How to translate 'She was made to make him give me the book'?
(as in: 'someone made her make him give me the book.')

Can I translate it to:

Kanojo wa watasi-ni kare-ni hon-o kure-sase-sase-rare-ta.


Please kindly help.

  • I think that you should translate force into 強制する. – user29959 May 23 '18 at 10:39

I think your translation is unnatural, though I am not sure whether it is grammatically incorrect or not. I translate it as 彼女は、彼が私にその本をあげるようにさせられた. You can use a phrase が~をするようにする that has the similar meaning.

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    彼女は彼にあの本を私にあげることを強制したと言ってもいいですか。 – user29959 May 23 '18 at 10:52
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    It would be あげるように強制させられた, because OP's sentence is "She was forced". – Yuuichi Tam May 23 '18 at 10:58
  • any different between 強制される and 強制させられる?thank you. – user29959 May 23 '18 at 13:23
  • @YuuichiTam Your sentence is good, but I'd like you to take よこす into consideration instead of やる or あげる, which causes a problem of twisted perspective. Other than that, I don't have something to answer in a new post. – user4092 May 23 '18 at 13:58
  • Does 'X youni suru' mean 'make X happen' ? @YuuichiTam – Jo H May 24 '18 at 1:17

This is where verb conjugation break-downs are extremely helpful.

Let's boil it down to the simplest verb structure, and build up. First, you have to align the nouns properly for the rest to begin falling into place.

So, we'll downgrade your sentence from "She was made to make him give me the book." to "He gave me the book."


Add "her" in as the subject that is influencing the giving (aka "She made him give me the book."):


Now we take the root of the phrase that is "him being made to give me the book" (in italics), and now we manipulate "her" to be made to do this action:


Note the difference from させる (to make someone/something do) to させられる (to be made to do).

However, it is probably more natural for Japanese to convey "She was made to have him give me the book," which is slightly different but similar connotation:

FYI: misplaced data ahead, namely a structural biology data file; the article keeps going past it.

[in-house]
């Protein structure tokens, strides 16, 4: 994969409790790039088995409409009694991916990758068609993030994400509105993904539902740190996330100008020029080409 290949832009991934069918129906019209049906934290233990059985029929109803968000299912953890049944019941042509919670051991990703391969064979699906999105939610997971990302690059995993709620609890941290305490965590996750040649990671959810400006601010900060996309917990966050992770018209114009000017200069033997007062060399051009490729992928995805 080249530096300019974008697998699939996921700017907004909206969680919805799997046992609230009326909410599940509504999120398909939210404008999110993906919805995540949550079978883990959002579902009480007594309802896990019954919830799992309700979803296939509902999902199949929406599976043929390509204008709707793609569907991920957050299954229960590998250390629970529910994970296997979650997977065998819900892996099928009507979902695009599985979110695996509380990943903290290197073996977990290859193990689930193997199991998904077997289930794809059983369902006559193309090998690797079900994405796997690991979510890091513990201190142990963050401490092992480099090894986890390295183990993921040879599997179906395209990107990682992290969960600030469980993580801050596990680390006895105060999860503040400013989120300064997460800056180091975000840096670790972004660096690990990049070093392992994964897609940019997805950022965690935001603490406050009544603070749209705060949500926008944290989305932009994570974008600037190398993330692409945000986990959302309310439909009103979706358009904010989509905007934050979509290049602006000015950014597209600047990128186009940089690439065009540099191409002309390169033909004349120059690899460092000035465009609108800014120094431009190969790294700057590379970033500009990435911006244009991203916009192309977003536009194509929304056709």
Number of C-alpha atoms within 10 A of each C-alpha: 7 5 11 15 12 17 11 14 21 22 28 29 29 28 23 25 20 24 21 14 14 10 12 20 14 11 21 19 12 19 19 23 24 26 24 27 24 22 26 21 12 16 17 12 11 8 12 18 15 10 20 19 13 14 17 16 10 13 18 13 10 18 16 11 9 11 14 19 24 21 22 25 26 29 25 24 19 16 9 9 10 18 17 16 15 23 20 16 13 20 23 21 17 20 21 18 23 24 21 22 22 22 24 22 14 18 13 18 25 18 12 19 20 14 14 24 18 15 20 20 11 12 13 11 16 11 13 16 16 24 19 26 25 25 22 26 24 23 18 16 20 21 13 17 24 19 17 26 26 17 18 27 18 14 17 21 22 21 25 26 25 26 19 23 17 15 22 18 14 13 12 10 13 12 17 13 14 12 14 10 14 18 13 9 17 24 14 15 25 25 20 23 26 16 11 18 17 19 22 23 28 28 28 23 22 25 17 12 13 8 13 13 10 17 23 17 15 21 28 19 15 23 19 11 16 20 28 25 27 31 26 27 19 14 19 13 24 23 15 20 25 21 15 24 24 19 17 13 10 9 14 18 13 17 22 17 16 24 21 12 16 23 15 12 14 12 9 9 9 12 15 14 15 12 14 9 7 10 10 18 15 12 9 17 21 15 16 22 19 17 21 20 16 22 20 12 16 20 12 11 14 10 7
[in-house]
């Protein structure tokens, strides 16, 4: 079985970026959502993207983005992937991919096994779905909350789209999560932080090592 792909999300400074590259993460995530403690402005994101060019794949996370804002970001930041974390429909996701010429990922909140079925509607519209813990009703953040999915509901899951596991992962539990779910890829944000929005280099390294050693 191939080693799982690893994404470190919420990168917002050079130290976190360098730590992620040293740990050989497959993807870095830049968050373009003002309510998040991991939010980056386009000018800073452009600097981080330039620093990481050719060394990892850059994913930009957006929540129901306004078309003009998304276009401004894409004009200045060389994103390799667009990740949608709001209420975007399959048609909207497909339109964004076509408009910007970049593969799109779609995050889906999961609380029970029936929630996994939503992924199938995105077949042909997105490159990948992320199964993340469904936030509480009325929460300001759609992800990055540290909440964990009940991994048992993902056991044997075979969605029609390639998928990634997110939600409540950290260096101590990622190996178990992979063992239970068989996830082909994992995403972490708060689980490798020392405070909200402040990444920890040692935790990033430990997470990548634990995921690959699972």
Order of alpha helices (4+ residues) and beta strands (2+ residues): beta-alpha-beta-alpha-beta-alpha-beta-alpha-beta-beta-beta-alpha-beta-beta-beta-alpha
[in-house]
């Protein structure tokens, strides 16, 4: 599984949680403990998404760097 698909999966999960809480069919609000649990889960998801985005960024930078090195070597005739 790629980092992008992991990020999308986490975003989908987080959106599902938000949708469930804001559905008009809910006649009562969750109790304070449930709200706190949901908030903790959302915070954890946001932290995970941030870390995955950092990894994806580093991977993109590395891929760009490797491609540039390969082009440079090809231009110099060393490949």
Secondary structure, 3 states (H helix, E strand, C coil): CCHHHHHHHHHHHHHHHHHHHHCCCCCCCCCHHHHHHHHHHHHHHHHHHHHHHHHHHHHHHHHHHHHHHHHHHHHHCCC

• Even I stumbled a little writing this down to be honest! Taking a little time to really flesh it out is good. – psosuna May 23 '18 at 22:26
  • Thanks a lot! Your step-by-step approach really puts things in perspective. Does 'X youni suru' mean 'make X happen' ? If so, I get 彼女は彼が私に上げるようにさせられた, where X = 彼が私に上げる。I don't quite get 彼女は彼が私に上げさせるようにさせられた, which would mean ‘she was made to make him make someone give...’ ? – Jo H May 24 '18 at 1:09
  • This answer has problems in the points that (1) it uses あげる instead of よこす or くれる, (2) "she made him give me the book" should be 彼女は彼に私に本をよこさせた, not 彼が. – user4092 May 24 '18 at 3:34
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    @user4092 よこす can be used but is not the only verb that fits here. くれる is a verb for giving, sure, but since we're talking about viewing an action from an outside perspective, not in the sense of receiving something that was given to me by someone, I opted for 上げる, since it takes the focus away from it being given to me personally than from the sense of just being given – psosuna May 24 '18 at 19:41
  • @user4092 I also stand that 彼女は彼が is correct. Consider that 彼女is the topic here, and 彼 is the subject. From looking at the perspective of 彼女, 彼が私に本を上げさせた, and wrapped around that, what pertains to 彼女 is that she was made to make him do so. – psosuna May 24 '18 at 19:44

I'd like to break this down into two parts. First, we need to use the particles correctly to properly establish the relationships between "She" "me", "him", and "book". You wrote:


This is not correct. If I'm understanding the English correctly: "She" is influencing "him" to "give you the book".

If you want to use the particle "に" after both, 私(me) and 彼(him), the order is not correct. に is a particle that denotes direction. For 彼に (toward him) and 本 (book) to be right next to each other as you wrote, this implies that the book is going toward him, rather than the book going toward you.

If you would like to use に after both 彼(him) and 私(me) you would rather switch it up and say:


Now if you insist on keeping the order of the objects the same, you can do, 彼女は私に彼が本を...etc. This works because the direction of "him giving the book" is now pointed toward you.

Second part. There are many ways to express, "made to give". This can be quite forceful. This can be suggested but not forceful. This can be varying levels of threat etc. I think the best verb here is 促す.

Using the に twice form:


Using your order of objects with different particles:


Between these two, I recommend the former, 彼女は彼に私に本を渡すよう促した。Although the second one is technically correct, having the subject 彼(him) be right next to the object 彼女(her) takes less work in the mind of the reader/listener to keep track of the relationships.

  • Thanks for your analysis! But how to express the idea that she herself was made to make him do it? 彼女は彼に私に本を渡すよう促した only means 'she made him give me the book' instead of 'she was made to make him give me the book', right? – Jo H May 24 '18 at 0:45
  • That's correct! I'm sorry, I misread the initial post then. In that case, 彼女は彼に私に本を渡すよう促させられている。 The "made to" part for "she" can be expressed using a conjugation of the verb. This is a meta suggestion, which may or may not be useful at all, but I would definitely consider making the ideas easier to follow by using multiple sentences. Or, I would make sure to mention who is making her do the "making him". Let's say that person is [Person X]. 彼女は彼に私に本を渡すよう[Person X]に促させられている。 There is a huge increase in terms of clarity of the sentence. Note: PersonX can be, 誰かに(Somebody). – user30029 May 29 '18 at 21:20

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